MORRISVILLE, N.C. – Gentris Corporation, which makes and sells pharmacogenomic tests and biorepository services, brought in a new leadership team over the past year in an effort to grow the firm and take it to a new level.

So far, it’s working.

So says CEO Ameila Warner, who took the helm at Gentris last July and brought back Gentris founder and former CEO Michael Murphy as a member of the company’s board in November. Heath Knight also rejoined the company in February as vice president for corporate development, and Joseph Kessler was named chief operating officer.

People respond differently to drugs and drug doses. Just as one alcoholic drink barely affects some people and makes others tipsy, a drug dose safe for some people can cause adverse reactions in others. The U.S. Food and Drug Administration (FDA) recently issued industry guidance saying it expects pharmaceutical companies to collect a genetic sample from every patient in a clinical trial.

Optimizing Clinical Trials

Gentris helps pharmaceutical companies and clinical research organizations integrate pharmacogenomics into their drug development programs to deliver safer, more effective drugs to market more quickly.

“The more it becomes part of routine medical care, the better,” said Warner. “That way you don’t have to put a patient on a six-week trial to see if they respond to a drug.”

Incorporating genomic biomarkers into the drug development and clinical trial process allows biopharma companies to select the optimal group of patients to be enrolled into trials and reduce the number of adverse events. This has led to more successful clinical trials and decreased the time to market for compounds.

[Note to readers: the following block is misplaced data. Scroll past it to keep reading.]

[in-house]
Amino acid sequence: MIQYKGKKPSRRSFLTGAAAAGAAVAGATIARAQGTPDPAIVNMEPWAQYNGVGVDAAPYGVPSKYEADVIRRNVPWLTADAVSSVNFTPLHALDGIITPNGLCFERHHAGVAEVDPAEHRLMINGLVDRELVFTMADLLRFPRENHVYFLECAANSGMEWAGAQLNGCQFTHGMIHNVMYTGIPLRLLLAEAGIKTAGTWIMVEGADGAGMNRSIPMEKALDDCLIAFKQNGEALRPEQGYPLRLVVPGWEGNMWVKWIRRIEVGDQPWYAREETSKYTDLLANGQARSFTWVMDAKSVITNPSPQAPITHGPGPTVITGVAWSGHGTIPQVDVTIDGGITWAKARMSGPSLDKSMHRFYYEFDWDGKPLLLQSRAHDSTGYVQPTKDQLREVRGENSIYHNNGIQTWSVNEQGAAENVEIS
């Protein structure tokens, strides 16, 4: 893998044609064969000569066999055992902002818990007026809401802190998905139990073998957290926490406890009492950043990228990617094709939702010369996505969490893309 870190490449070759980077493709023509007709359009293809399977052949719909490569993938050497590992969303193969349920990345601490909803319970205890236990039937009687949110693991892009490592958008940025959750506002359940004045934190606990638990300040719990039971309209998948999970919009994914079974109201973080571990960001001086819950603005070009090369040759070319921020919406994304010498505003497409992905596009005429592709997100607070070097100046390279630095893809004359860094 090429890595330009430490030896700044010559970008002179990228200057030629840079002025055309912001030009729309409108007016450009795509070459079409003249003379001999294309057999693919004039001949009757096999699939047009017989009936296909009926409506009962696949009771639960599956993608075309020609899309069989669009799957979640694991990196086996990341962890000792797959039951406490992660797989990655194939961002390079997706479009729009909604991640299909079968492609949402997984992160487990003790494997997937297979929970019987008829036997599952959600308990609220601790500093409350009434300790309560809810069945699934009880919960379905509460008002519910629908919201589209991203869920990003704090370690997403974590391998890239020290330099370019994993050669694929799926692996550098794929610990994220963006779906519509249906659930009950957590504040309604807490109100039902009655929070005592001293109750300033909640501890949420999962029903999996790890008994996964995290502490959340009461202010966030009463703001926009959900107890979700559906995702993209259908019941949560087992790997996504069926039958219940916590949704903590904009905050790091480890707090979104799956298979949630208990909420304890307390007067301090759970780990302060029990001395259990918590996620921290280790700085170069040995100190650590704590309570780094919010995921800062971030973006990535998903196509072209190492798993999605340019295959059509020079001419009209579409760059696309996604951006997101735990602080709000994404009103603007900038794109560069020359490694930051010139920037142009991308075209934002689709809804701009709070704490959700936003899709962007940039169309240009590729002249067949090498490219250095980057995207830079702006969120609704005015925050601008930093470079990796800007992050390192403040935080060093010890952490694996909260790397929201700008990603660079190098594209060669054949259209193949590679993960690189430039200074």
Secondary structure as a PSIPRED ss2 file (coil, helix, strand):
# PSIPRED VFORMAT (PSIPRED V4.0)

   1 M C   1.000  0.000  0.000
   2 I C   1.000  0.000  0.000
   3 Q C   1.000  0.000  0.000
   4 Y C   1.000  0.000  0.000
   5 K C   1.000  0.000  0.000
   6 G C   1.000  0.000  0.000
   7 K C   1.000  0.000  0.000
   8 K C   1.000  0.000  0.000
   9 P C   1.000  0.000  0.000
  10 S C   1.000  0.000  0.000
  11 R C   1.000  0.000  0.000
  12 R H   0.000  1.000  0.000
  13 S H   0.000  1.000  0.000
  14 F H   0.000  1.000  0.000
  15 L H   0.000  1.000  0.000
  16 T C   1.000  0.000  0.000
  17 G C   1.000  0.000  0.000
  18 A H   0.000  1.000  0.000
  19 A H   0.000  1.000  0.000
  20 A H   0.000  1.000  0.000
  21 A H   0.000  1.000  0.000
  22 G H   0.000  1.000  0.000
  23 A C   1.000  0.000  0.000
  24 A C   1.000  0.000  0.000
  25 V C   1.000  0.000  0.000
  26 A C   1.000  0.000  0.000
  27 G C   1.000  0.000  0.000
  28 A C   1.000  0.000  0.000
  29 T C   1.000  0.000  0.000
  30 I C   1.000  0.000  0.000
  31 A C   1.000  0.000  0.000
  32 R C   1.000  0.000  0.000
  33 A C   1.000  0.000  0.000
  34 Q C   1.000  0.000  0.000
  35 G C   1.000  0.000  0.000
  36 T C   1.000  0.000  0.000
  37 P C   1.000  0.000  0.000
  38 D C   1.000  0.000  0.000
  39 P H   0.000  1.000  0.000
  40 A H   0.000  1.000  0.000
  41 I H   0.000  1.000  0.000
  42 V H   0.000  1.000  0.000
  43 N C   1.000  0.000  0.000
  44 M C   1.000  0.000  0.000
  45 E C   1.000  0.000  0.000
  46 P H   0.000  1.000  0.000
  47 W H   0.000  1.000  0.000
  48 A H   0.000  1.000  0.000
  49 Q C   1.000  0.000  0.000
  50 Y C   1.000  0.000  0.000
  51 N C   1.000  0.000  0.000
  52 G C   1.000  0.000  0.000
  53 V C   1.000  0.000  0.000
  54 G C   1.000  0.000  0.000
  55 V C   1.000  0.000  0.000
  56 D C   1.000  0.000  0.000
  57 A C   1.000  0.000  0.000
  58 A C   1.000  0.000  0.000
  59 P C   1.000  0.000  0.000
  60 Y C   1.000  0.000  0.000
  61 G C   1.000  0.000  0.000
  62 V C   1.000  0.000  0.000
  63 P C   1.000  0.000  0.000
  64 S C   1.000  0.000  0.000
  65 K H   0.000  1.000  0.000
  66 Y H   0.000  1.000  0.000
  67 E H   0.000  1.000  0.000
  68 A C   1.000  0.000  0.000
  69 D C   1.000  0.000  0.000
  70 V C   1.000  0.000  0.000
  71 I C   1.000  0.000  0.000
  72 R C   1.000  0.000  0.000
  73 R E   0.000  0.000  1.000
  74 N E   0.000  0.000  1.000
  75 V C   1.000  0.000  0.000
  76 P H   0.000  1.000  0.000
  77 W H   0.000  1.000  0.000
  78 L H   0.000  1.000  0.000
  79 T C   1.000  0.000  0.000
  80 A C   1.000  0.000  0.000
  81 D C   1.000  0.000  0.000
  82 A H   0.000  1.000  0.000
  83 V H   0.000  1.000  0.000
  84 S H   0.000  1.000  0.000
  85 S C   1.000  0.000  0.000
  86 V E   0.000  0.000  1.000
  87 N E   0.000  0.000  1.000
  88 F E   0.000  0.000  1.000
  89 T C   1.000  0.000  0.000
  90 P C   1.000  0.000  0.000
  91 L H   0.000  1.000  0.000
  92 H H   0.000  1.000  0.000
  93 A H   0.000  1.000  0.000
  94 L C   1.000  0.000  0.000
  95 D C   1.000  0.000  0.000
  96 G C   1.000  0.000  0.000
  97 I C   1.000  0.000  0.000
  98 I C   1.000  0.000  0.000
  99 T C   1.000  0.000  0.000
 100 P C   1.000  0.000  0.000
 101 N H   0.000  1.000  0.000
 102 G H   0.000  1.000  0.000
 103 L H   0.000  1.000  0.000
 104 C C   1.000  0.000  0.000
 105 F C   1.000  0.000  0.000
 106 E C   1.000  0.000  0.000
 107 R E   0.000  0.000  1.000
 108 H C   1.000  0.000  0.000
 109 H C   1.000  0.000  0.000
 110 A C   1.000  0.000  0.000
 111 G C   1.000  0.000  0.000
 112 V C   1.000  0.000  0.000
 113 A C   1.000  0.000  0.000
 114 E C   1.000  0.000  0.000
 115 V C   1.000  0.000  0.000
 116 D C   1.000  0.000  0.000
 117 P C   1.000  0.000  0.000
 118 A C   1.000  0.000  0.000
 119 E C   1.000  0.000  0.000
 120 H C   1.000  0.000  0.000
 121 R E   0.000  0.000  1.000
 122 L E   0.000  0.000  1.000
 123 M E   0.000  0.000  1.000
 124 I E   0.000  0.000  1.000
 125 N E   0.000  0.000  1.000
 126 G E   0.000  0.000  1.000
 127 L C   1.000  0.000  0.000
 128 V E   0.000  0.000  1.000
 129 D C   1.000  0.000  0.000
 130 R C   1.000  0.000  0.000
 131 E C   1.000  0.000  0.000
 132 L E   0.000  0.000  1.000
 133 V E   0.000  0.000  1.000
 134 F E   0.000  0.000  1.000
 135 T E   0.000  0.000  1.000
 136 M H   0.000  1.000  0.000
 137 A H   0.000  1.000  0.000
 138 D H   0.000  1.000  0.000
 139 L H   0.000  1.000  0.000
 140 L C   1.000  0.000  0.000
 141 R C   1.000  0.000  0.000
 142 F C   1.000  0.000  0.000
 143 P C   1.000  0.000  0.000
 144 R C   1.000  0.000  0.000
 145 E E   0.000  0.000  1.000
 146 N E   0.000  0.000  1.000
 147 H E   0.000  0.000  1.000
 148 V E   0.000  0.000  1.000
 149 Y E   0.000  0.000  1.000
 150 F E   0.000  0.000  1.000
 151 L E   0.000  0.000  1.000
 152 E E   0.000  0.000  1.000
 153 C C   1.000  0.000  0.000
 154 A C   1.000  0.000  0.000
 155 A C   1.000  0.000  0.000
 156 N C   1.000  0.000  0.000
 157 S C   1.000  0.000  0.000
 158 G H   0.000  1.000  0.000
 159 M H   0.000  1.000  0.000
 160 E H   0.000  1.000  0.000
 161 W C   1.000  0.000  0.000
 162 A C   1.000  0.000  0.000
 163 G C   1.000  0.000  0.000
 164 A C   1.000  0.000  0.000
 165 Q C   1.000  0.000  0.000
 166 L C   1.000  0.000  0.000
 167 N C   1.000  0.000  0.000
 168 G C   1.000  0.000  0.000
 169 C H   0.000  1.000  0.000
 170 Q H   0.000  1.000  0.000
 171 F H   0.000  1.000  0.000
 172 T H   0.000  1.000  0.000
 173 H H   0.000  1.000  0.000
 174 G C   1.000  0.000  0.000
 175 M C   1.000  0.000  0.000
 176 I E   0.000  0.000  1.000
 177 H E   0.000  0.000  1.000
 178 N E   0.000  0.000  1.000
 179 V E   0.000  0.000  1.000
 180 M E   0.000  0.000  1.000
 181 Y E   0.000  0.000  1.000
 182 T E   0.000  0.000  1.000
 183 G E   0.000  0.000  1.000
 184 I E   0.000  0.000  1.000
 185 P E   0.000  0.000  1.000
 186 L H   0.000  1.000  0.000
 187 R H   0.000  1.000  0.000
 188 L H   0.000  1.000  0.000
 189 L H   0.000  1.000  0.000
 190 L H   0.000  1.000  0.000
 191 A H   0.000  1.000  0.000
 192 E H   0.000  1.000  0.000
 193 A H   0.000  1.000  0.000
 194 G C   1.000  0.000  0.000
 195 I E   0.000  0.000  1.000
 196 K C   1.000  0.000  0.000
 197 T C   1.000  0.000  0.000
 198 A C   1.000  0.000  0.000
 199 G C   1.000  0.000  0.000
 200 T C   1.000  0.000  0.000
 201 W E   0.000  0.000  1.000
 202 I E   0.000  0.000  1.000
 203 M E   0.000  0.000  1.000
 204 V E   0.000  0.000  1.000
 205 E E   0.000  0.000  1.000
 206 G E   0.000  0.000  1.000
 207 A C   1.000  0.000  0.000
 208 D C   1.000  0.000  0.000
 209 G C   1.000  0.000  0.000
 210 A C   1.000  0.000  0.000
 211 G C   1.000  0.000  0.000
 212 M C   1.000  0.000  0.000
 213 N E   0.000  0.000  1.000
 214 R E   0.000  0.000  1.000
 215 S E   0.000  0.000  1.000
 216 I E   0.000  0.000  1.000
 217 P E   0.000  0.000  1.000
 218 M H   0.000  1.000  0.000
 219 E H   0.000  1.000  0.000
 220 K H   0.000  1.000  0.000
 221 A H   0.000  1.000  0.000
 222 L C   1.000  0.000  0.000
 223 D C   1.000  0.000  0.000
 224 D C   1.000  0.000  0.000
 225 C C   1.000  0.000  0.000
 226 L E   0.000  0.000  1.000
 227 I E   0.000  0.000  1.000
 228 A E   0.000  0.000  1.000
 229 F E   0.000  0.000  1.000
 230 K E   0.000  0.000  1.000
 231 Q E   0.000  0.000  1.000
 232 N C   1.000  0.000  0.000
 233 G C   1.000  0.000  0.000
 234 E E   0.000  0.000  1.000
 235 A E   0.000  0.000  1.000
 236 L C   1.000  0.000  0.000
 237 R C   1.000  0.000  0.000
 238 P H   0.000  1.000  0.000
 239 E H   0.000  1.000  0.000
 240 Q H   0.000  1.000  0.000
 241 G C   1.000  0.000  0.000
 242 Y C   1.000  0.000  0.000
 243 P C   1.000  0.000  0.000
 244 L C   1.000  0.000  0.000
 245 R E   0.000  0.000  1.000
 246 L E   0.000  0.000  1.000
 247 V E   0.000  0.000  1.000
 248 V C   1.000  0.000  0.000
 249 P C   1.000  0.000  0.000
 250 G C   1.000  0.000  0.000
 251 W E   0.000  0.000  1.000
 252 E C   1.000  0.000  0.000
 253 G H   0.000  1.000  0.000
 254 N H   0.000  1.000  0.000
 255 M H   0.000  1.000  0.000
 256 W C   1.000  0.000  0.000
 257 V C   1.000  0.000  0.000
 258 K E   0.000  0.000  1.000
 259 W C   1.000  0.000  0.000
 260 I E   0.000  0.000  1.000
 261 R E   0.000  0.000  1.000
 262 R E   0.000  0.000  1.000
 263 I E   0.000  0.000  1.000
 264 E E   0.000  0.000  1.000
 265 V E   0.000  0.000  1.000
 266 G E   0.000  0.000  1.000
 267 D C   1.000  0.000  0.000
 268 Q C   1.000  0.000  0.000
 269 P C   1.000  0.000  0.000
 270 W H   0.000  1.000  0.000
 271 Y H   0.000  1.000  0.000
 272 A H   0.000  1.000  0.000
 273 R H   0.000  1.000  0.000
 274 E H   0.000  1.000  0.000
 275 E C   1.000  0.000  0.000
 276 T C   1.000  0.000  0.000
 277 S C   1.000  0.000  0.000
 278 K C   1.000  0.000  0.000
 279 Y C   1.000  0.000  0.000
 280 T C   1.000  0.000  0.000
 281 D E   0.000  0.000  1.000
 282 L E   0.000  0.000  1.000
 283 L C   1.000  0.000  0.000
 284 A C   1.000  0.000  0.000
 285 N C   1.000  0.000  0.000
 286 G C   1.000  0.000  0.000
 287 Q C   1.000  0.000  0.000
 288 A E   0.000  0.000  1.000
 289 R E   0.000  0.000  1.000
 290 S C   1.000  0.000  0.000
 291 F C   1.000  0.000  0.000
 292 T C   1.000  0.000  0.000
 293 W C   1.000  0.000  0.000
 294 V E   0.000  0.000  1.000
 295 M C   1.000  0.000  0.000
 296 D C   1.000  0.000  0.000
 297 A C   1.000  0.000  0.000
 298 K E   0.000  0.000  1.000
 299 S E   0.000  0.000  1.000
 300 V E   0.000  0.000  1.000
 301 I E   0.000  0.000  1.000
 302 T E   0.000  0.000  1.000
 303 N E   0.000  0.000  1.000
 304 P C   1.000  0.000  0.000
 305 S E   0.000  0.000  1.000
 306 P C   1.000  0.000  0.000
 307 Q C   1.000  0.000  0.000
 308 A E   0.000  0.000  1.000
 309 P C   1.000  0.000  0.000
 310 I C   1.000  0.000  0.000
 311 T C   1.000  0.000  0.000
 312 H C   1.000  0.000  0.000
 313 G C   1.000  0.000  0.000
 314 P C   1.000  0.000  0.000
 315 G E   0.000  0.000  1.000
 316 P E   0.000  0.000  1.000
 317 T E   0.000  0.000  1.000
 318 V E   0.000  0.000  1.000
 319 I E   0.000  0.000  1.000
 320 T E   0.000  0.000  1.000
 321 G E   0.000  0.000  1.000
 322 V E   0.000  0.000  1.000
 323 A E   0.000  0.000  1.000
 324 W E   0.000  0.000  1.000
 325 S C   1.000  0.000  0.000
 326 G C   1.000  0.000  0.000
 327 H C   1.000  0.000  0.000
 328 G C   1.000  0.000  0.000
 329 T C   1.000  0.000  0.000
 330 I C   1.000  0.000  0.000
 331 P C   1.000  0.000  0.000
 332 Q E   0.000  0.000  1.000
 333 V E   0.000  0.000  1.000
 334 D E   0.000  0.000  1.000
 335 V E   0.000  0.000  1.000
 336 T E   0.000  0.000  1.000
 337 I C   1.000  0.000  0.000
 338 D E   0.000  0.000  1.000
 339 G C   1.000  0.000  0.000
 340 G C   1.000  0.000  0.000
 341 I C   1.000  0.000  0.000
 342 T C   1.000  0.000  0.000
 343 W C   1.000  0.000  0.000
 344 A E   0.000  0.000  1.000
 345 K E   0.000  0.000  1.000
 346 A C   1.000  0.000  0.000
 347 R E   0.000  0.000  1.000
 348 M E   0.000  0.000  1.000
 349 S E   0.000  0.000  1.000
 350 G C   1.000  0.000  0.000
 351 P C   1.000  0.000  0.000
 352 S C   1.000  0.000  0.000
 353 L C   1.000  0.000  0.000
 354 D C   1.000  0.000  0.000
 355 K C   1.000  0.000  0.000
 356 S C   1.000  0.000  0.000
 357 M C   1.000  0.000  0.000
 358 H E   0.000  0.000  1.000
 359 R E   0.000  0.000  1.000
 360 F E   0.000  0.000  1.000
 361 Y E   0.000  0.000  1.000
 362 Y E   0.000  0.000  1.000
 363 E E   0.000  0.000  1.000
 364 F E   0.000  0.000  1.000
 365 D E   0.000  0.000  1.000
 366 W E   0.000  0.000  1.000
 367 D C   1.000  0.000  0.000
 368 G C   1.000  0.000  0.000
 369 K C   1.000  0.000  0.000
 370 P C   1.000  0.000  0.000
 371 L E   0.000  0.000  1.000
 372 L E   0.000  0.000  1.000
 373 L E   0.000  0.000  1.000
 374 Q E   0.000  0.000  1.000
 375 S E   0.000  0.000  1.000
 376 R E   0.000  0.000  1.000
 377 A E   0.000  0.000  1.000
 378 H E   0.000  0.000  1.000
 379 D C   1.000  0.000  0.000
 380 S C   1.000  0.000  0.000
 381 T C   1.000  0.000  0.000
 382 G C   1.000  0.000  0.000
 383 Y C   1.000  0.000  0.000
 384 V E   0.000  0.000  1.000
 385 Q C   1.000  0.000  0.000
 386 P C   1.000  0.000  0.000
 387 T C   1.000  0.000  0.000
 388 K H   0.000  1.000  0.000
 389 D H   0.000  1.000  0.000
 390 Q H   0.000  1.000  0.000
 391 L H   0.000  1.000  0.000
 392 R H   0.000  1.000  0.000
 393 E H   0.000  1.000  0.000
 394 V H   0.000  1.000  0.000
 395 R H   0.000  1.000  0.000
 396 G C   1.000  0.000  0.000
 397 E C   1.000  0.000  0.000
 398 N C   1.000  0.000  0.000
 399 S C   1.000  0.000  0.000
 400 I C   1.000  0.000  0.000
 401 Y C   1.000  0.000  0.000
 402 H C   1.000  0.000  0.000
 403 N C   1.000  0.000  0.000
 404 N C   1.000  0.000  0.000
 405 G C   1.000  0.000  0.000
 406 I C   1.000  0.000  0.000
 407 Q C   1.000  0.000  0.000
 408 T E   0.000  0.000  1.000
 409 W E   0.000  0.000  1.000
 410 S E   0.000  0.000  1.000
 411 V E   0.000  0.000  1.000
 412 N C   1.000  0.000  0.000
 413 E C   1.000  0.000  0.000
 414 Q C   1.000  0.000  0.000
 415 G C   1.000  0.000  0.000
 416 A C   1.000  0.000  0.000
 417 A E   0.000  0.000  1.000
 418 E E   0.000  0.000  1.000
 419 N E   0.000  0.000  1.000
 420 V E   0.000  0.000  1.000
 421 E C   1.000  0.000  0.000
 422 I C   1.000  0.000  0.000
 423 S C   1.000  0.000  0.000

High-Value Growth

An industry expert, Warner is also the CEO and founder of Global Specimen Solutions Inc. and a past chair of the Industry Pharmacogenomics Working Group. She said the extensive industry connections and expertise of the new leadership team have helped Gentris sign eight new clients so far this year.

“Our sales have been growing tremendously the past few months,” she said, noting that the company had a profitable first quarter of the year and installed a new, state-of-the-art IT system in its lab. Warner expects to announce several new strategic partnerships and the company’s entry into new verticals in coming months.

The company’s new facility in Shanghai, China just passed its initial inspection by Chinese officials with no major findings – which Warner said “doesn’t happen very often.”

While confidentiality agreements prevent Warner from naming customers, she said Gentris currently works with 80 percent of the top 50 pharmaceutical companies and currently works with 60 clients.

Team Effort

Gentris was founded in 2001. They have overhauled its leadership over the past eight months, bringing in a new CEO, a new COO, and adding former CEO and founder Michael Murphy to its board.

Warner said Murphy, who was a mentor to her bringing domain expertise and a unique knowledge of the company, is helping to bring new connections and opportunities to Gentris. Kessler, the new COO, heads operations at its two labs – one in the Research Triangle Park facility and the other in Shanghai, China.

Kessler, a recognized expert in clinical specimen management, previously worked with Merck Research Laboratories, PPD, and DaVita Labs.

“He brought a lean Six Sigma approach to our lab operations and helped us optimize our procedures so we could take on new work and maintain quality,” Warner said.

With better characterization of patient populations, according the company, pharmacogenomics can help reduce drug failure rates by enabling drug companies to modify patients’ exposure to drugs based on their genomic drug-response profile. This ensures that the right drugs reach the right patients at the right doses.